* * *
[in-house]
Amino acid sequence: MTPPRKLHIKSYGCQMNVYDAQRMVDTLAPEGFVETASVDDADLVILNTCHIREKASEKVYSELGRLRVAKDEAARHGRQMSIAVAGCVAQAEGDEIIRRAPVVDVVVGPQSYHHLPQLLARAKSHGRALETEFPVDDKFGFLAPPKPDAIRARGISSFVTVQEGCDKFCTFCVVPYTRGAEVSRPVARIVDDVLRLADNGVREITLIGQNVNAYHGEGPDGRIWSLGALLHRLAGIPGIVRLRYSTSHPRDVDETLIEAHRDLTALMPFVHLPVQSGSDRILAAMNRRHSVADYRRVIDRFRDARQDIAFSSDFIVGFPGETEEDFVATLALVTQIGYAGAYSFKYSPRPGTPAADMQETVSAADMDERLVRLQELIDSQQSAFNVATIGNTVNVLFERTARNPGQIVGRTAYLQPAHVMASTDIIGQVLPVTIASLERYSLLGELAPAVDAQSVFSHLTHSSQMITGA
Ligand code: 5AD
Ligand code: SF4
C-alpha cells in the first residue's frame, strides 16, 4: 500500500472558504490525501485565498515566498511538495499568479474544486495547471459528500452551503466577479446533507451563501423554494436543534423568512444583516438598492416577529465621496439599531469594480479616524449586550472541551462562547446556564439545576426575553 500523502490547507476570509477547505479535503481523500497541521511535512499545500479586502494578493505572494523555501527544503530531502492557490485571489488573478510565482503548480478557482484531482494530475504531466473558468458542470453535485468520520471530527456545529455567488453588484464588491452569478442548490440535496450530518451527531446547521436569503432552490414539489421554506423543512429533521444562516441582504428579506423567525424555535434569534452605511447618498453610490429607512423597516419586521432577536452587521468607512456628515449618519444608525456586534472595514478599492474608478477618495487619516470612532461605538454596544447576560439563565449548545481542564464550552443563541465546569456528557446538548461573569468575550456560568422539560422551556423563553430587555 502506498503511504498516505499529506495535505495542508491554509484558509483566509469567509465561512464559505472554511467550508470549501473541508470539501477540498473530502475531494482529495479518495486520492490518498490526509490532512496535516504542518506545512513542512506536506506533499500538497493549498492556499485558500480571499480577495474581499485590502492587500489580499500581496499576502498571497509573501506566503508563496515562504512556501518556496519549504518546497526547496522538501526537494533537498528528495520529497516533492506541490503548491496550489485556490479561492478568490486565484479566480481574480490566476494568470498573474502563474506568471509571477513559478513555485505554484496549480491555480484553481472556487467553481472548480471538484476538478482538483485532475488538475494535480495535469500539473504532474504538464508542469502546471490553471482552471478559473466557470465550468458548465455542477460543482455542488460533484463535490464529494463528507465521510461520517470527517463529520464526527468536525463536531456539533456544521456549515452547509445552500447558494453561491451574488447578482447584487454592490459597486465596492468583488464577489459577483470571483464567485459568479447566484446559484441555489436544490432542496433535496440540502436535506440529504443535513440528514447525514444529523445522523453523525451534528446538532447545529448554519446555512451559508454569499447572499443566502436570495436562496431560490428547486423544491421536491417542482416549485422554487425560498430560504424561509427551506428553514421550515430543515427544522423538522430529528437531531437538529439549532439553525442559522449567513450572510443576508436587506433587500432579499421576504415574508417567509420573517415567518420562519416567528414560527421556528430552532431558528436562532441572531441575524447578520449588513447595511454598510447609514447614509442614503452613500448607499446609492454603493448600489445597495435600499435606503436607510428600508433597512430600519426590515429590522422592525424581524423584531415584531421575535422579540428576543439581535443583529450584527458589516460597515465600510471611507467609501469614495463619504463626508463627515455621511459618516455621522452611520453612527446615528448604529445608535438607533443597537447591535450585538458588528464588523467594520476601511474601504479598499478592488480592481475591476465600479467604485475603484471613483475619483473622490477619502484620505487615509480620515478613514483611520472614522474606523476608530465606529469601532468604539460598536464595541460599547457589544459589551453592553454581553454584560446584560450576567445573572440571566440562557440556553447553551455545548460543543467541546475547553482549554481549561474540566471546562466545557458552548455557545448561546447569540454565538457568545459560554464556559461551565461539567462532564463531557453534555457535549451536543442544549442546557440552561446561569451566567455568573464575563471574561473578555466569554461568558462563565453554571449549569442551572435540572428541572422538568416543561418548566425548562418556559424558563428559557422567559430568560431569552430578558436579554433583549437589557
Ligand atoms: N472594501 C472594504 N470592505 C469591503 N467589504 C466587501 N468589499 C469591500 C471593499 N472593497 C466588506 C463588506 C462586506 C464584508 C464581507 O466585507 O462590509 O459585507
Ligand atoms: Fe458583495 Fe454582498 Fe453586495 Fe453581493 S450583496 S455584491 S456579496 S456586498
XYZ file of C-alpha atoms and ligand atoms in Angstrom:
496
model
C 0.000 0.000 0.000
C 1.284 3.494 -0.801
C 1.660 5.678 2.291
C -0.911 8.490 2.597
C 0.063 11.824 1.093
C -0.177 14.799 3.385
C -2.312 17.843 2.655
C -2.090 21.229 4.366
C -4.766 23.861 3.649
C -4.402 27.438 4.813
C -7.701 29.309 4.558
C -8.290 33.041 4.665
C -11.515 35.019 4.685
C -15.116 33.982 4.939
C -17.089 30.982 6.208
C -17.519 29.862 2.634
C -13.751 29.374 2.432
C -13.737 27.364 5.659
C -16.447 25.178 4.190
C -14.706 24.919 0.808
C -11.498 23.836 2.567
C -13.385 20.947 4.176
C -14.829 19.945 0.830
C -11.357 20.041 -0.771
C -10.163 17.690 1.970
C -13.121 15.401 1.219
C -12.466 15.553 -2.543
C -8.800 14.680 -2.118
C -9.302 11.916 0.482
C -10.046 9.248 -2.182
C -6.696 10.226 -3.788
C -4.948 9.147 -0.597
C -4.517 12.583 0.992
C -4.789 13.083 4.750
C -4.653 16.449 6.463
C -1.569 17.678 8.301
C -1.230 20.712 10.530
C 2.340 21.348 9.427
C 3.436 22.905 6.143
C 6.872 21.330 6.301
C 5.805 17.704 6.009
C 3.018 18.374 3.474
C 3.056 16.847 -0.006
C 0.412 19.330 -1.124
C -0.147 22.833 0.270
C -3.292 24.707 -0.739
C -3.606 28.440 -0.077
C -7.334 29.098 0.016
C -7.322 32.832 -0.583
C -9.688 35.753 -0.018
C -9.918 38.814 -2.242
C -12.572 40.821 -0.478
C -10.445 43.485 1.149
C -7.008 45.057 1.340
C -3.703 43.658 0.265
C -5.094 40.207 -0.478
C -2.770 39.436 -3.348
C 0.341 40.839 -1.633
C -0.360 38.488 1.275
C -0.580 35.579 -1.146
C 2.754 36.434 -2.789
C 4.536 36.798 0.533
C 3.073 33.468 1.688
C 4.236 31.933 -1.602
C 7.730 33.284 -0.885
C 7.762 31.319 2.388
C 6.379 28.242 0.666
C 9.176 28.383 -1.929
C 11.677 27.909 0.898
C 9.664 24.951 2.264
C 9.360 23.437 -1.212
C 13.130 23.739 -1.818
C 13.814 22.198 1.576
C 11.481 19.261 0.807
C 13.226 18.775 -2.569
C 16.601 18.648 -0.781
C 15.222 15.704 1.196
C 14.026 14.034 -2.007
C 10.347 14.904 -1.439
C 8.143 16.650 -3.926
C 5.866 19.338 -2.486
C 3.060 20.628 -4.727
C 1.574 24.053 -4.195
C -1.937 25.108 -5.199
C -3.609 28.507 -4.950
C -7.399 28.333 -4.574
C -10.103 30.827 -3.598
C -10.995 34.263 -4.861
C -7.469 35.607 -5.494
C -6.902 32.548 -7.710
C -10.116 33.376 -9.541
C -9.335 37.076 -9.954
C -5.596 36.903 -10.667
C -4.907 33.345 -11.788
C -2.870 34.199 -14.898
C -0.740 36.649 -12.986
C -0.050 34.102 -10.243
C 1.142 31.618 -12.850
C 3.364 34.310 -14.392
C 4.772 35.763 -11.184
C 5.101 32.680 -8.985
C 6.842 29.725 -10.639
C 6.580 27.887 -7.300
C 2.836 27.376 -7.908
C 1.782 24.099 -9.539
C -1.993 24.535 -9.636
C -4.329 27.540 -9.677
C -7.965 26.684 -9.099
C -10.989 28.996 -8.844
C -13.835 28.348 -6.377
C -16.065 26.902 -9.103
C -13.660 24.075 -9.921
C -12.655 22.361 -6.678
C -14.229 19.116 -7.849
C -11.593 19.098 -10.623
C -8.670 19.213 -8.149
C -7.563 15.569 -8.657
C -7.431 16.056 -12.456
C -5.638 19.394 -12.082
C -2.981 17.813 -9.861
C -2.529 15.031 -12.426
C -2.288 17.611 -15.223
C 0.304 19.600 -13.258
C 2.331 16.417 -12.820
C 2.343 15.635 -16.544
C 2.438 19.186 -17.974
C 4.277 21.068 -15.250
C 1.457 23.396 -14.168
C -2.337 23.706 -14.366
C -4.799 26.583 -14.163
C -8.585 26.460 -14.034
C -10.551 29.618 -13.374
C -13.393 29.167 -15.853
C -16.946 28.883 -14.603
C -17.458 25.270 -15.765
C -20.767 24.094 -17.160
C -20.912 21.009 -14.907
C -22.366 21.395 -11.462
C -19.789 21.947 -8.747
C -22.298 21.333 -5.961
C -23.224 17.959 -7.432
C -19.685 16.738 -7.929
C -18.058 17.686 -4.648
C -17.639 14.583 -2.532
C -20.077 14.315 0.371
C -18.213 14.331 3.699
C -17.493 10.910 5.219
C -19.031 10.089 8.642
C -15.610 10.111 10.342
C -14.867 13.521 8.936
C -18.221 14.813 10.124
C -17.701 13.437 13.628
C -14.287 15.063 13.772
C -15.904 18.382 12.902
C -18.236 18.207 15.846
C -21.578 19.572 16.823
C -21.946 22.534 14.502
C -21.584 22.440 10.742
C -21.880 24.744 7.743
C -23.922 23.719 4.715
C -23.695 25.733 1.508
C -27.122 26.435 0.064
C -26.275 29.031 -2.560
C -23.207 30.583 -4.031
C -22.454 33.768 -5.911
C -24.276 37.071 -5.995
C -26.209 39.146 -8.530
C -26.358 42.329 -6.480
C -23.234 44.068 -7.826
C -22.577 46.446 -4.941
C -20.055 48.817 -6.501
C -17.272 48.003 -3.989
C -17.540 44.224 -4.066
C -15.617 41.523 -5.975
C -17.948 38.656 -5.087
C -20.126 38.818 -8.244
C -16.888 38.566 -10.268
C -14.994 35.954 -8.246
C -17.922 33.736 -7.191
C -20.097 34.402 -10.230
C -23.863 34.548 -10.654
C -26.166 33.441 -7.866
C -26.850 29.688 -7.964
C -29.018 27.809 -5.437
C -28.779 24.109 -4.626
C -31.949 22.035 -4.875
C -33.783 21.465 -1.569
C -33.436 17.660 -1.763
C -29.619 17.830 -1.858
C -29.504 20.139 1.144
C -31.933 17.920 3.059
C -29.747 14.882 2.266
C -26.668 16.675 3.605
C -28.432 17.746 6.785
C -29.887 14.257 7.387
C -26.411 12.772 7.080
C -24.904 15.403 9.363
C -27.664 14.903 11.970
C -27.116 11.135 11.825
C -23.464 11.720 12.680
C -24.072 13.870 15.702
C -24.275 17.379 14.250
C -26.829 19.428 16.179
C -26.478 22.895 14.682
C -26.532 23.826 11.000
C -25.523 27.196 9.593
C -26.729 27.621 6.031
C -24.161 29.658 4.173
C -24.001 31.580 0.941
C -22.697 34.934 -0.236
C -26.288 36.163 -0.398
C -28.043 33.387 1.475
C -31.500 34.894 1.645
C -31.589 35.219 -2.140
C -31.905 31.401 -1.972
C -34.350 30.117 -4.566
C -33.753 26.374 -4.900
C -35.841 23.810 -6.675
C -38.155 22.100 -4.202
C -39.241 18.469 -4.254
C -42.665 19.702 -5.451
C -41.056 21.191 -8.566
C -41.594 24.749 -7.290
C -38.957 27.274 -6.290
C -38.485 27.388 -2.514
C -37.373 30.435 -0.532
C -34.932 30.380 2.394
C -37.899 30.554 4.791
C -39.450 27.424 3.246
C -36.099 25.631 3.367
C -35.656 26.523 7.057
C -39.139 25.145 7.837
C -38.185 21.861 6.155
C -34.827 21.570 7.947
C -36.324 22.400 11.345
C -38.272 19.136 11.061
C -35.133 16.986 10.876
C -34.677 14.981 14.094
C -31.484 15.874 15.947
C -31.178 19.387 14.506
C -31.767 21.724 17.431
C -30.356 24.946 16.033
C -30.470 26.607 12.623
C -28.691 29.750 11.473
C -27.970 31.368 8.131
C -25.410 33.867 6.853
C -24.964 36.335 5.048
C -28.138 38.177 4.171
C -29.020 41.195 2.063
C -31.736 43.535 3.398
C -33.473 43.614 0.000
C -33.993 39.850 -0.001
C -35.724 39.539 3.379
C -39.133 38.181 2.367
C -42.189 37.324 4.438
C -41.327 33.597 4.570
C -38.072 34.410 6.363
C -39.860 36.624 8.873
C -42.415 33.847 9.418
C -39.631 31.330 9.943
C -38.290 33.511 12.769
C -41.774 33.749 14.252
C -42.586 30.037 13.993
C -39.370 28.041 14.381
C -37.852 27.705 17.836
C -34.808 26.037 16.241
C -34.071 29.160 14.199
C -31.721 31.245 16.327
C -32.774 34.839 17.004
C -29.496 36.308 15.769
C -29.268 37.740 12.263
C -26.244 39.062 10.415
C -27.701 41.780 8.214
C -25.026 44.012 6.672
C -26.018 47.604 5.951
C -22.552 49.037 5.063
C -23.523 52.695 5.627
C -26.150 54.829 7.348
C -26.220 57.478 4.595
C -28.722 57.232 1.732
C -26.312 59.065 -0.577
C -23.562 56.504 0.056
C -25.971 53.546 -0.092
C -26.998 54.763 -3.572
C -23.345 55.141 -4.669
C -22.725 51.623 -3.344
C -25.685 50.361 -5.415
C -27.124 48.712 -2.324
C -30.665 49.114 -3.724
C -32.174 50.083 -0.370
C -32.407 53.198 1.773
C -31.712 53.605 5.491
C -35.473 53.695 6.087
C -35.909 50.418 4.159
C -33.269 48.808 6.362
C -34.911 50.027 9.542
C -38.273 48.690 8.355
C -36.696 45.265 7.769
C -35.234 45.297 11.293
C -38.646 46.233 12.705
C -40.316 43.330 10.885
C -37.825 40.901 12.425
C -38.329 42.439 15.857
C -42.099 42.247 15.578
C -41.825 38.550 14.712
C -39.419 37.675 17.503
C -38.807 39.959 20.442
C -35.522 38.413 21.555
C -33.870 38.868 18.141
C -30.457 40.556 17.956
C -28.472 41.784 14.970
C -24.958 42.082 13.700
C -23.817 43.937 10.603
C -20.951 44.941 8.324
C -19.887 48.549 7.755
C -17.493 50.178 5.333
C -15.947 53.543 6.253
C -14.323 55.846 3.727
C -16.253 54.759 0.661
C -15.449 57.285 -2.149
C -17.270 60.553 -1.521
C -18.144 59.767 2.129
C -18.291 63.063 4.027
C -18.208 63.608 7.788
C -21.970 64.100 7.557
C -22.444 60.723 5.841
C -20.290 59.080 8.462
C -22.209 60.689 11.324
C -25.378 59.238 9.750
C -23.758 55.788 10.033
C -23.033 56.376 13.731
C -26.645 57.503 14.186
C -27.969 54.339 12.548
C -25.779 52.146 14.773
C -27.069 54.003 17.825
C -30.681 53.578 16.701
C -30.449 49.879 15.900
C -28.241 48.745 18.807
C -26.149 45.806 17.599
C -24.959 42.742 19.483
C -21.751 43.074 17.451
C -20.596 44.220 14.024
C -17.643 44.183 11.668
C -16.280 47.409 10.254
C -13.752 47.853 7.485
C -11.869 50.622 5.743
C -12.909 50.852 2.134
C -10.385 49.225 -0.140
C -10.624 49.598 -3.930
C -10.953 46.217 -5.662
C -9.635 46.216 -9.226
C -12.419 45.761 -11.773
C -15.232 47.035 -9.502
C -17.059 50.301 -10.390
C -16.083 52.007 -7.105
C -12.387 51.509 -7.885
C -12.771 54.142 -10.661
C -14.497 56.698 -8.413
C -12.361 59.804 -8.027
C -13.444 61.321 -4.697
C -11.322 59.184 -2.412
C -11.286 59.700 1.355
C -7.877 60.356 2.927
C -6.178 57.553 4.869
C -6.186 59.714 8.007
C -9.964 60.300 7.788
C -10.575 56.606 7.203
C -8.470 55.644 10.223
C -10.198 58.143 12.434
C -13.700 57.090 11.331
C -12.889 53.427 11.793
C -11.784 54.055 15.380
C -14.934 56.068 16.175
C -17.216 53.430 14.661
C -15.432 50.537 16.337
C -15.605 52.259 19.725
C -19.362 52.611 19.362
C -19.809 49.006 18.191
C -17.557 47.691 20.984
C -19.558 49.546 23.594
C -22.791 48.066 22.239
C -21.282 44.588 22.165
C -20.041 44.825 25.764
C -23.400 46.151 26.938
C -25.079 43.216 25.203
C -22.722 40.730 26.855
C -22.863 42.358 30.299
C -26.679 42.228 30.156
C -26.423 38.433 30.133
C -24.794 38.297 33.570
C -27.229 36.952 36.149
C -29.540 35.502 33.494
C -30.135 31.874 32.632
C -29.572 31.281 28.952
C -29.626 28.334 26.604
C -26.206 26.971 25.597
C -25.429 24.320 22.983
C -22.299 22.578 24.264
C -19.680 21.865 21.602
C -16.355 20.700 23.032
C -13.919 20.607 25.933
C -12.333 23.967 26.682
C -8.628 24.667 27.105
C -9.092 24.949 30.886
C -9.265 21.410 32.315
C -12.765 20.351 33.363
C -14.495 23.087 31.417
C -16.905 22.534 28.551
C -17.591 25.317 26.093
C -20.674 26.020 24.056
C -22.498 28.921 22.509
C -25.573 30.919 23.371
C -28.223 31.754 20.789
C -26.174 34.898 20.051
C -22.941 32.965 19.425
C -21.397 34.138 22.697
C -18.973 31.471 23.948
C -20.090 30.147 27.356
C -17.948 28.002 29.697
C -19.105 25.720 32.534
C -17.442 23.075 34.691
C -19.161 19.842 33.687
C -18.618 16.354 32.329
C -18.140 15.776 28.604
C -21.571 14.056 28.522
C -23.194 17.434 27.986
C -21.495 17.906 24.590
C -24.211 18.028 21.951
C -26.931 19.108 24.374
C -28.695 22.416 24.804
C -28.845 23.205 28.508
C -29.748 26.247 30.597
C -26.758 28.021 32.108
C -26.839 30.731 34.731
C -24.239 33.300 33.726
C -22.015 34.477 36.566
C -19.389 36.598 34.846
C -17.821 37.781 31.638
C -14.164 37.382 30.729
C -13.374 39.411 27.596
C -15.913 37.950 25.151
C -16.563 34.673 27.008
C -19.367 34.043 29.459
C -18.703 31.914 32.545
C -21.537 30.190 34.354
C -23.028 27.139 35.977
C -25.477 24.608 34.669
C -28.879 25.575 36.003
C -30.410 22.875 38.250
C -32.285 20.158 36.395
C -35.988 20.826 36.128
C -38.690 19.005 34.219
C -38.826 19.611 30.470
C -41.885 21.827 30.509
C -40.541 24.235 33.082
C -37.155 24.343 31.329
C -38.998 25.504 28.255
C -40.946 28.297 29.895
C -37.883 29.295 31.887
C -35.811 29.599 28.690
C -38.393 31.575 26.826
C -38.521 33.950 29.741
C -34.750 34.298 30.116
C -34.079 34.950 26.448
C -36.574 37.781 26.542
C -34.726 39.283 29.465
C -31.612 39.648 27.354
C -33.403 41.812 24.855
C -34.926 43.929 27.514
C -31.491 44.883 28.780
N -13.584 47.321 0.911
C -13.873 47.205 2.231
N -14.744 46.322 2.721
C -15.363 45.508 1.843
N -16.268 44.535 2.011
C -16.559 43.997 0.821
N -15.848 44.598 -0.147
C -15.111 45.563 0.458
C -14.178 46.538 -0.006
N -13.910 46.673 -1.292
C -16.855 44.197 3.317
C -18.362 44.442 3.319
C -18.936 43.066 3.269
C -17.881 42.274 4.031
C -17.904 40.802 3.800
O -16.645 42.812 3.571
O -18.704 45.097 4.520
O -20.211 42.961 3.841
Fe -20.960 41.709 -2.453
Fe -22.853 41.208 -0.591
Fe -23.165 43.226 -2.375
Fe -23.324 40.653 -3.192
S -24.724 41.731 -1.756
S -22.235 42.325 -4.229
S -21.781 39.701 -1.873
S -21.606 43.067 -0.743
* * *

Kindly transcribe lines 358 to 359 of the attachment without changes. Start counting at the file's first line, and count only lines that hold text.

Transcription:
C -10.385 49.225 -0.140
C -10.624 49.598 -3.930